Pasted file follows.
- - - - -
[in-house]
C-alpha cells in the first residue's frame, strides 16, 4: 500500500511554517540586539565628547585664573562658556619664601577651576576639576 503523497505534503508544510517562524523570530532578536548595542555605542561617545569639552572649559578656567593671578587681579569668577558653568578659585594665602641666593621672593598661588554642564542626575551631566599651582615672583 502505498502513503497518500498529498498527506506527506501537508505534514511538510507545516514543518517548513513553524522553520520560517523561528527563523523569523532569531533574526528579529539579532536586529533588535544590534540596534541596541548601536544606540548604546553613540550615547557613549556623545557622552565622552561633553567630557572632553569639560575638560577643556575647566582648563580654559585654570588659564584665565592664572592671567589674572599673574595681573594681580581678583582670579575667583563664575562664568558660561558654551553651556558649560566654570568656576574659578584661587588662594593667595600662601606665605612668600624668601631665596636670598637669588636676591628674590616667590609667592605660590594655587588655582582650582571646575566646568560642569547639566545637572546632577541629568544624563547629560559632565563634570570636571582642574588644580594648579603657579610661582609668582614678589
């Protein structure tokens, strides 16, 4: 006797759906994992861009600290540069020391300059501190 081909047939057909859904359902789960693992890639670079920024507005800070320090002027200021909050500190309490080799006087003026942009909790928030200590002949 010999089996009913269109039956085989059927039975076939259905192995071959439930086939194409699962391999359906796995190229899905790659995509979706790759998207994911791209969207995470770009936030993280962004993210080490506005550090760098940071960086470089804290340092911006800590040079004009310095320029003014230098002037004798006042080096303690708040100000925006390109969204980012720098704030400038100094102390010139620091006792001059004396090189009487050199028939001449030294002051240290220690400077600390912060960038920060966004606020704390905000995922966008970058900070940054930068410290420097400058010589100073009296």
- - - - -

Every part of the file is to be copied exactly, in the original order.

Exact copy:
[in-house]
C-alpha cells in the first residue's frame, strides 16, 4: 500500500511554517540586539565628547585664573562658556619664601577651576576639576 503523497505534503508544510517562524523570530532578536548595542555605542561617545569639552572649559578656567593671578587681579569668577558653568578659585594665602641666593621672593598661588554642564542626575551631566599651582615672583 502505498502513503497518500498529498498527506506527506501537508505534514511538510507545516514543518517548513513553524522553520520560517523561528527563523523569523532569531533574526528579529539579532536586529533588535544590534540596534541596541548601536544606540548604546553613540550615547557613549556623545557622552565622552561633553567630557572632553569639560575638560577643556575647566582648563580654559585654570588659564584665565592664572592671567589674572599673574595681573594681580581678583582670579575667583563664575562664568558660561558654551553651556558649560566654570568656576574659578584661587588662594593667595600662601606665605612668600624668601631665596636670598637669588636676591628674590616667590609667592605660590594655587588655582582650582571646575566646568560642569547639566545637572546632577541629568544624563547629560559632565563634570570636571582642574588644580594648579603657579610661582609668582614678589
């Protein structure tokens, strides 16, 4: 006797759906994992861009600290540069020391300059501190 081909047939057909859904359902789960693992890639670079920024507005800070320090002027200021909050500190309490080799006087003026942009909790928030200590002949 010999089996009913269109039956085989059927039975076939259905192995071959439930086939194409699962391999359906796995190229899905790659995509979706790759998207994911791209969207995470770009936030993280962004993210080490506005550090760098940071960086470089804290340092911006800590040079004009310095320029003014230098002037004798006042080096303690708040100000925006390109969204980012720098704030400038100094102390010139620091006792001059004396090189009487050199028939001449030294002051240290220690400077600390912060960038920060966004606020704390905000995922966008970058900070940054930068410290420097400058010589100073009296």